The technological advances that occurred during the first half of the 20th century accelerated the birth of computing. Starting from the bases of Babbage’s machine, having experience in the use of desktop calculators, adding later materials from telephone technology and with the US Army’s needs (they wanted to produce new artillery weapons during WWII), the only element missing to move towards the creation of computers as we know them today was electronics.

In this context, at the University of Pennsylvania, the physicist John W. Mauchly and the electronic engineer John Presper Eckert developed the project of a machine that would be contracted by the Ballistic Research Labs (BRL) due to their computing needs. The BRL had hired various calculation tools, but this one proved to be the fastest, so they invested up to $400,000 to finish developing it. This is how the ENIAC (Electronic Numerical Integrator and Computer) was born and became the first general purpose digital electronic computer.

The ENIAC was built secretly during the war and evolved from the initial project, a machine that had to solve ballistic calculations, to a universal machine that would be able to automatically execute many other routine tasks. It was publicly launched in 1946 once the war was over: it had 18,000 electronic tubes, weighed 30 tons, occupied an area of 167 m² and consumed a lot of electrical energy. The ENIAC was still decimal and relatively modest in terms of its memory, but it was nevertheless able to perform calculations much faster than any of the machines that had preceded it; it could perform 5,000 sums per second and did in just one hour the work that all the women who had worked for the BRL could do in two months. Now that the war was finally over, the computer began to be used in the scientific field for research purposes.

The invention of the ENIAC was a starting point for the development of the first generation of digital computers. The machine demonstrated the feasibility of electronic computing and was the basis for many other later projects. In 1947, when the ENIAC had been in operation for a year, the ACM was founded. It was a professional organization created to face the emergence of a new profession and share ideas about the applications of digital computers and how they should face IBM if it took control of the profession. Indeed, at the same time that the tabulator company was moving on to commercialize electronic calculators, it also tried to react against the popularity of the ENIAC with a machine called the SSEC (Selective Sequence Electronic Calculator), which did not reach the height of the first but was one of the reasons why Moore’s faculty prevent Mauchly and Eckert from patenting the ENIAC as their own invention. Thus, they left the school and started commercializing and patenting their own ideas. The ENIAC project was gradually left behind and the machine stopped working in 1955.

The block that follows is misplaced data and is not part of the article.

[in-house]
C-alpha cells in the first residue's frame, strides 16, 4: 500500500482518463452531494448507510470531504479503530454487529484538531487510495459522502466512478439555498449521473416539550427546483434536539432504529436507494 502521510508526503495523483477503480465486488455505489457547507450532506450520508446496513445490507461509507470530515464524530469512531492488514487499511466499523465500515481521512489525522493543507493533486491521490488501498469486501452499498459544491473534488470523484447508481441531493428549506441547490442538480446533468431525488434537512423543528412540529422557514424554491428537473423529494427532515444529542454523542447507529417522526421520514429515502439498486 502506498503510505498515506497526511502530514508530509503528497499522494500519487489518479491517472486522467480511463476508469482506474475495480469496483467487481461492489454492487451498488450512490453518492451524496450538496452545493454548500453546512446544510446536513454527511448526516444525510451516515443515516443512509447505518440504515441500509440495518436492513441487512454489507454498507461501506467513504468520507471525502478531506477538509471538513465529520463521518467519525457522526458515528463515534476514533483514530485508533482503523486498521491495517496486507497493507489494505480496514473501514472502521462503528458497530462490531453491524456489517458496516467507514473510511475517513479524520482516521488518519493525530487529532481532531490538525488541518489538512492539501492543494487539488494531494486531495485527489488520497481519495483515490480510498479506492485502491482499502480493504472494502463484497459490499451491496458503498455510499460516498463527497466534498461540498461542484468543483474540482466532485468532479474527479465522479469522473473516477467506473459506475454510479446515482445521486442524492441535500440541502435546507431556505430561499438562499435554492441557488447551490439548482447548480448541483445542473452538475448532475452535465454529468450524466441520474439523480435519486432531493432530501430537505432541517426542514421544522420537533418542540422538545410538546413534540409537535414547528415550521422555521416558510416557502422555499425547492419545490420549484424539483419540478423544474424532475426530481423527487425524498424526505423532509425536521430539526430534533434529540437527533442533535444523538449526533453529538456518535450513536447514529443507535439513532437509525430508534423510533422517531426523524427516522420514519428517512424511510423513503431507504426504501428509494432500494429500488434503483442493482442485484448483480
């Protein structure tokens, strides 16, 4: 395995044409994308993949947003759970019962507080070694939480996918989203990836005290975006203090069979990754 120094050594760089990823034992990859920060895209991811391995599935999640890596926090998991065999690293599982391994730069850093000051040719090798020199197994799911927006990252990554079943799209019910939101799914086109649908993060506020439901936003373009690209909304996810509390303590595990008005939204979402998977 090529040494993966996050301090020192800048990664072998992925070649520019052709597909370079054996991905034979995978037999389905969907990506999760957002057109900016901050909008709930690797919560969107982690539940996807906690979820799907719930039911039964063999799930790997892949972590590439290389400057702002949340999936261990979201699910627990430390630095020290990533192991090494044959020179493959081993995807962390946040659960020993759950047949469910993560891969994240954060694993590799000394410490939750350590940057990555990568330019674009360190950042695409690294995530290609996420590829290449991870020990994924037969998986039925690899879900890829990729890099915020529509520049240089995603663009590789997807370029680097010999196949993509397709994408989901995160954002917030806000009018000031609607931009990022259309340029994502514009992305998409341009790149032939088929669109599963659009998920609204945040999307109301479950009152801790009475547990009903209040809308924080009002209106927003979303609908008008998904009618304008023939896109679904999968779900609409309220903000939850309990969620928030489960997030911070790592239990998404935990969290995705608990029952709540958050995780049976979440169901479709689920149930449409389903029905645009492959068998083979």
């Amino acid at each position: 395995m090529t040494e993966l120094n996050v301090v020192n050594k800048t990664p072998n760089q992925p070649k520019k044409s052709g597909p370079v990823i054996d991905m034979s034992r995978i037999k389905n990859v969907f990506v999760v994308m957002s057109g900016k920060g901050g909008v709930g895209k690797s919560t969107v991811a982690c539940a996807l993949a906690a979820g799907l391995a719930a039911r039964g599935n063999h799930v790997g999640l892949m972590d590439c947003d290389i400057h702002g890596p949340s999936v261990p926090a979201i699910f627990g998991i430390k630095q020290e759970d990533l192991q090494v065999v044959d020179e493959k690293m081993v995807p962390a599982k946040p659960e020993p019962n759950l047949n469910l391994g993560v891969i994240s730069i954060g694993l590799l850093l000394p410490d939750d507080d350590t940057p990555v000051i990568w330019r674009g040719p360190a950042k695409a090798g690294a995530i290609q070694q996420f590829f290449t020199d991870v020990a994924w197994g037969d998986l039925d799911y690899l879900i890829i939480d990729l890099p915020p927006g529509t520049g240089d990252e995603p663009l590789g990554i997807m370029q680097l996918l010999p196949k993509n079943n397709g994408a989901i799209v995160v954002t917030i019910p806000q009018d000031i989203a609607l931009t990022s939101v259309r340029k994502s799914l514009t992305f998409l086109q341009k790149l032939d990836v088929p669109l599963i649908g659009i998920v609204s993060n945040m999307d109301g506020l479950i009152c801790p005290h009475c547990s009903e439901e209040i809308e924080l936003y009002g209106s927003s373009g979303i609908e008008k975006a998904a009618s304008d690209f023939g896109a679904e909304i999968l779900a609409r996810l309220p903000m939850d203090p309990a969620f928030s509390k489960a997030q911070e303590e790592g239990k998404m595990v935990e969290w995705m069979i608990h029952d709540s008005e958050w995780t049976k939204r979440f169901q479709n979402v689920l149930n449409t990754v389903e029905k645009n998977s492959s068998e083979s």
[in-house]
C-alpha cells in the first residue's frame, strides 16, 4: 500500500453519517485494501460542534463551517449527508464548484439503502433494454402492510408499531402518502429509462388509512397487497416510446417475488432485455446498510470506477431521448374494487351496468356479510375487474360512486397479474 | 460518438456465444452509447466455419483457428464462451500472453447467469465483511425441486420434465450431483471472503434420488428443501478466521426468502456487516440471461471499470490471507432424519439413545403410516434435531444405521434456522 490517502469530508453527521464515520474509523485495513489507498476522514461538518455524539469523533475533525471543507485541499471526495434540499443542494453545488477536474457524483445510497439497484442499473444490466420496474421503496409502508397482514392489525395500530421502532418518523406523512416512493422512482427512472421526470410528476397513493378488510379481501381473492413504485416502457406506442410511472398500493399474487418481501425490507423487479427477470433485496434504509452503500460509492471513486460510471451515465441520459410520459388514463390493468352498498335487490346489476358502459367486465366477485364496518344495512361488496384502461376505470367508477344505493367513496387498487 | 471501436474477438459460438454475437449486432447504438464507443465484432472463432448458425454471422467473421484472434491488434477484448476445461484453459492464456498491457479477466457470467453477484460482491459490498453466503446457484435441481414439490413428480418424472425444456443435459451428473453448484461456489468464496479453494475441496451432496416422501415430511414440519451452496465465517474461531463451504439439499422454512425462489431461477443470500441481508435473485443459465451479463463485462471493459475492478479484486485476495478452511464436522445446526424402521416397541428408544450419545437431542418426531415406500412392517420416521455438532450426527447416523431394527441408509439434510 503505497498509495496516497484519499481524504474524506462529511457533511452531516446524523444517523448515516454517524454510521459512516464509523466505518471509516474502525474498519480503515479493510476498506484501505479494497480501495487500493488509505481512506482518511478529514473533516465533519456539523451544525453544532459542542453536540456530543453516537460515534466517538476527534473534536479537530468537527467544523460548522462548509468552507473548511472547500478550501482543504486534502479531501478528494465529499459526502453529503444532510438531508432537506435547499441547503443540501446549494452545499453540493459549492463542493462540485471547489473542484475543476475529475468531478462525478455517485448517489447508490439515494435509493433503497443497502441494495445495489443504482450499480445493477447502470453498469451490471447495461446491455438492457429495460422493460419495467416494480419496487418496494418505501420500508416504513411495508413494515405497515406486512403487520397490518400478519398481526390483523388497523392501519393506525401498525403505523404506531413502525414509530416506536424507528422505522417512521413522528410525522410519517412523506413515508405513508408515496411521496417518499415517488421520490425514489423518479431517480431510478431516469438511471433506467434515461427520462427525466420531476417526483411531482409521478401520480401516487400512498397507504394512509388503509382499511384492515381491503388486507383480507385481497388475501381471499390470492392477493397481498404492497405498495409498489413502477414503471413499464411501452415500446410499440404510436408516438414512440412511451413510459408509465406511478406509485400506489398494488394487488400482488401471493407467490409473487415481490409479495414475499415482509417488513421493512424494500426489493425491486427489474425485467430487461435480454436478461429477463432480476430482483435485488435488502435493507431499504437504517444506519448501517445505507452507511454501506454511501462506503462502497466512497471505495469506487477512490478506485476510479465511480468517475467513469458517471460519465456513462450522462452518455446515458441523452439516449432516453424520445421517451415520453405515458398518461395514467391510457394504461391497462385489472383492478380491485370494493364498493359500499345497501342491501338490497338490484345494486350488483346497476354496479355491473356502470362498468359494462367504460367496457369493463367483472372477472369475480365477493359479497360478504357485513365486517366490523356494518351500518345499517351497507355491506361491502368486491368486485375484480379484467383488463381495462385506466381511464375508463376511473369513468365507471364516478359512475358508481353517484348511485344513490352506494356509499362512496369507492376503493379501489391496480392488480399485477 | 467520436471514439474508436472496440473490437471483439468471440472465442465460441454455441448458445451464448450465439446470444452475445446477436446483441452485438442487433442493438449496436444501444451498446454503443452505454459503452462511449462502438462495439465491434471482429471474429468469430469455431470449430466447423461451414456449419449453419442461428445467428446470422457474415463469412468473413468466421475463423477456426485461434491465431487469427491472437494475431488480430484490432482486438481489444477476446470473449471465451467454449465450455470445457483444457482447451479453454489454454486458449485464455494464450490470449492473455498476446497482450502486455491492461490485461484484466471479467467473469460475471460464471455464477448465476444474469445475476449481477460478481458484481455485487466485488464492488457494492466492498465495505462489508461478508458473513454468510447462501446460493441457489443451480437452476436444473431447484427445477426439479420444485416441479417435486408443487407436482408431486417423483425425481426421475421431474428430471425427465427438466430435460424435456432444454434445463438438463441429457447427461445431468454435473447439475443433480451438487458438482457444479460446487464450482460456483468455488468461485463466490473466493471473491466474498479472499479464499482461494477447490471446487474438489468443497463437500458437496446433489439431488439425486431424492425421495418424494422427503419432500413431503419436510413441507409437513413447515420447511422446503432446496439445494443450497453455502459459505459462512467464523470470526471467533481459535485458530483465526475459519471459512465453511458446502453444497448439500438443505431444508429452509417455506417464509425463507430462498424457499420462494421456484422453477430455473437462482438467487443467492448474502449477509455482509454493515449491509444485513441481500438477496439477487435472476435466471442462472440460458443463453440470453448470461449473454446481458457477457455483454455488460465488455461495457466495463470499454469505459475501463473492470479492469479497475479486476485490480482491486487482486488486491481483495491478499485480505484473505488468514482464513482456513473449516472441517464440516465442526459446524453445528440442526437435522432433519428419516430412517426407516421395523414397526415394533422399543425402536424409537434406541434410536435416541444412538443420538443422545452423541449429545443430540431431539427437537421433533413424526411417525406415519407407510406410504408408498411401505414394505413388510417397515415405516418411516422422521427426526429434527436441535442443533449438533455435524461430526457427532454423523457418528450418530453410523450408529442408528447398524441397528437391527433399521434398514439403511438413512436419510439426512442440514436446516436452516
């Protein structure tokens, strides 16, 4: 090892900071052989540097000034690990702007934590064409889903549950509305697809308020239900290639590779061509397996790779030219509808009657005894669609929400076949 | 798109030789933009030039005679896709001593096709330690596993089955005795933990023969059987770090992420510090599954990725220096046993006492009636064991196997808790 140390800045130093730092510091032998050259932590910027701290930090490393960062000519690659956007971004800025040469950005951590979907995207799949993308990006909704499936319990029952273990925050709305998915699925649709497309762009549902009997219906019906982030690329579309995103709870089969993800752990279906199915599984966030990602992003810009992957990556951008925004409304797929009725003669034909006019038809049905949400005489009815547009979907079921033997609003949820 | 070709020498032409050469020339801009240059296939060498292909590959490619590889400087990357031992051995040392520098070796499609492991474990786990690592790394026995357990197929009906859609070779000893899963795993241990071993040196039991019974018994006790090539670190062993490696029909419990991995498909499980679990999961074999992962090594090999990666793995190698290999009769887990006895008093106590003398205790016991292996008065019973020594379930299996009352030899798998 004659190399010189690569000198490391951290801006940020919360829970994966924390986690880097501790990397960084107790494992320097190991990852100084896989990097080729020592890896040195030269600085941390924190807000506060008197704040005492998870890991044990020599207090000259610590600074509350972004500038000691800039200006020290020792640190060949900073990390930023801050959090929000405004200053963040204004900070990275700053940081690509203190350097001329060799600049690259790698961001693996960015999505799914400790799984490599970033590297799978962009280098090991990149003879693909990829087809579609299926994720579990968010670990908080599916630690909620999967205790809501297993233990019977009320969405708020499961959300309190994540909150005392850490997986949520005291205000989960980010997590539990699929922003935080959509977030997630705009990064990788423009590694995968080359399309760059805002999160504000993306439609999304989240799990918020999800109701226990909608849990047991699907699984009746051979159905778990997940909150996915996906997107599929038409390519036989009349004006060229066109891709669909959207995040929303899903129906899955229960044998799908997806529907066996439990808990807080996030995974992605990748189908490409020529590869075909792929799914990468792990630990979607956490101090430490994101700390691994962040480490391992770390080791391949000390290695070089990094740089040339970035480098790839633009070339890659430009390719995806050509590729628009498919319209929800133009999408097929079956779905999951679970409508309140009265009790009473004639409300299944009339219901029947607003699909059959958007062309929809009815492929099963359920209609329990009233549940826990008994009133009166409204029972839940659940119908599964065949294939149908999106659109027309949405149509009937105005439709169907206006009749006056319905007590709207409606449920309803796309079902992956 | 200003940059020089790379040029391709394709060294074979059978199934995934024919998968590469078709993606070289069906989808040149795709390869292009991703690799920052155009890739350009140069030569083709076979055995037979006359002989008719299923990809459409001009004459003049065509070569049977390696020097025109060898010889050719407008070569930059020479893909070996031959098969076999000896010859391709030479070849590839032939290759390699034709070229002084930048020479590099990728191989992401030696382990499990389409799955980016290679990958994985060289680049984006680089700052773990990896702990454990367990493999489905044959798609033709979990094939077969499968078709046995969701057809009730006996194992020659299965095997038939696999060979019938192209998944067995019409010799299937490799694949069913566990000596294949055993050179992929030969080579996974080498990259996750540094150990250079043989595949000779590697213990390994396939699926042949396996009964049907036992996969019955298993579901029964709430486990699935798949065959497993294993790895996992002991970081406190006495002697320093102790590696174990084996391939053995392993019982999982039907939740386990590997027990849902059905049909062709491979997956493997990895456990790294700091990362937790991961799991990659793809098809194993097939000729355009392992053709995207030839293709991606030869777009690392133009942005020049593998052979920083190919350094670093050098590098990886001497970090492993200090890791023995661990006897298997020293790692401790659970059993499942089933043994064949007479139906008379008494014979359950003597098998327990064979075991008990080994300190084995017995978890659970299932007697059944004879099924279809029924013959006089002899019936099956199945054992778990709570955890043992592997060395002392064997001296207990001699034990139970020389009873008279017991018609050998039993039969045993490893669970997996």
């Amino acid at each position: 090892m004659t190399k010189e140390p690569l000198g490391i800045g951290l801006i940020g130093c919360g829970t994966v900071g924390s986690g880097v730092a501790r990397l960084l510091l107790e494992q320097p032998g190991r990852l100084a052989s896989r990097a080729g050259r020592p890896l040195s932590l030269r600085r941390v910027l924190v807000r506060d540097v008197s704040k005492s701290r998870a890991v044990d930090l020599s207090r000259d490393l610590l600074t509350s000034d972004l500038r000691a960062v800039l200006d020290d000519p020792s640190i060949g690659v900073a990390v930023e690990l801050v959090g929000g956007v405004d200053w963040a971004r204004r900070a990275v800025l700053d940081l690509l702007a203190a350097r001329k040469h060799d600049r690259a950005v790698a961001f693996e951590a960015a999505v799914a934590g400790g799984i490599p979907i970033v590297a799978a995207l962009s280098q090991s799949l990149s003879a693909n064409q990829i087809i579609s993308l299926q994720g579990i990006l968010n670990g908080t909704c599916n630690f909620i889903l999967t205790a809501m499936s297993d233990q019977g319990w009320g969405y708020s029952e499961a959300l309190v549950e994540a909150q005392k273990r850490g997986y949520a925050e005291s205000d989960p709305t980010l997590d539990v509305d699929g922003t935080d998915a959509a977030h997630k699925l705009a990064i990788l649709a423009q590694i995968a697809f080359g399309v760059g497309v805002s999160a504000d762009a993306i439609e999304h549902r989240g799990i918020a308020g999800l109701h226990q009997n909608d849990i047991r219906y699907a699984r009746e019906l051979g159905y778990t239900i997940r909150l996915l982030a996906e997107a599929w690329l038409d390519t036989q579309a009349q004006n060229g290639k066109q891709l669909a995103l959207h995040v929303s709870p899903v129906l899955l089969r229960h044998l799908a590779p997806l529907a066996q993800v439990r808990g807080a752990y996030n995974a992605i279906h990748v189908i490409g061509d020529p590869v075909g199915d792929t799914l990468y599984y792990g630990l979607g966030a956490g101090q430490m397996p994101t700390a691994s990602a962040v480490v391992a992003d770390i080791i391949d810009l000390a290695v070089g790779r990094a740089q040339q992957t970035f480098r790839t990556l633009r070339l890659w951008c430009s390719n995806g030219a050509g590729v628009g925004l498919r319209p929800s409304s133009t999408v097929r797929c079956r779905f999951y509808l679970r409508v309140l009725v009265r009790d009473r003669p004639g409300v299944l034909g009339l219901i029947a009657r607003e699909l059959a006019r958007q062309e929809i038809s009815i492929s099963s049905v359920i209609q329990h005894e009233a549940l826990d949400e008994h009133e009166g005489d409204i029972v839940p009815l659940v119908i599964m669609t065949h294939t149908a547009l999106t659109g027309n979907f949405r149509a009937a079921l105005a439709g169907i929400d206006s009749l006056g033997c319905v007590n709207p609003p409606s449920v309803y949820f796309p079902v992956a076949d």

The commercialization of the first computers

Throughout the following years Mauchly and Eckert worked on several projects that started from the bases of their first machine. Some of these projects were never finished, while others, such as the BINAC, a binary computer that was the first with dual CPUs, were key and served to test the construction and programming. The second project of the two technicians was the UNIVAC, the first computer sold commercially. It no longer responded only to calculation needs, nor to a restricted use for the military and scientific fields, but was also intended for administration, a field that until then had been headed by tabulators.

Although IBM had the opportunity to fund UNIVAC when its main patron died in an accident, Thomas Watson rejected Mauchly and Eckert’s proposal because he did not believe (no one did at the time) that computers would have commercial potential, even if they were revolutionary, since he thought only a few copies would have to be made. However, beyond being used in the US census offices, in 1954 the UNIVAC was installed for the first time in a private company and, shortly after, there were already about ten companies (among them IBM) which began to market different machines following their example.

The first generation of computers, based on electron tubes like those used by the ENIAC, is made up of all these machines that were developed roughly between 1946 and 1956, when computing introduced the transistor, which had discovered in 1948, a technological advance that increased their computing power and led to the commercialization of second-generation computers.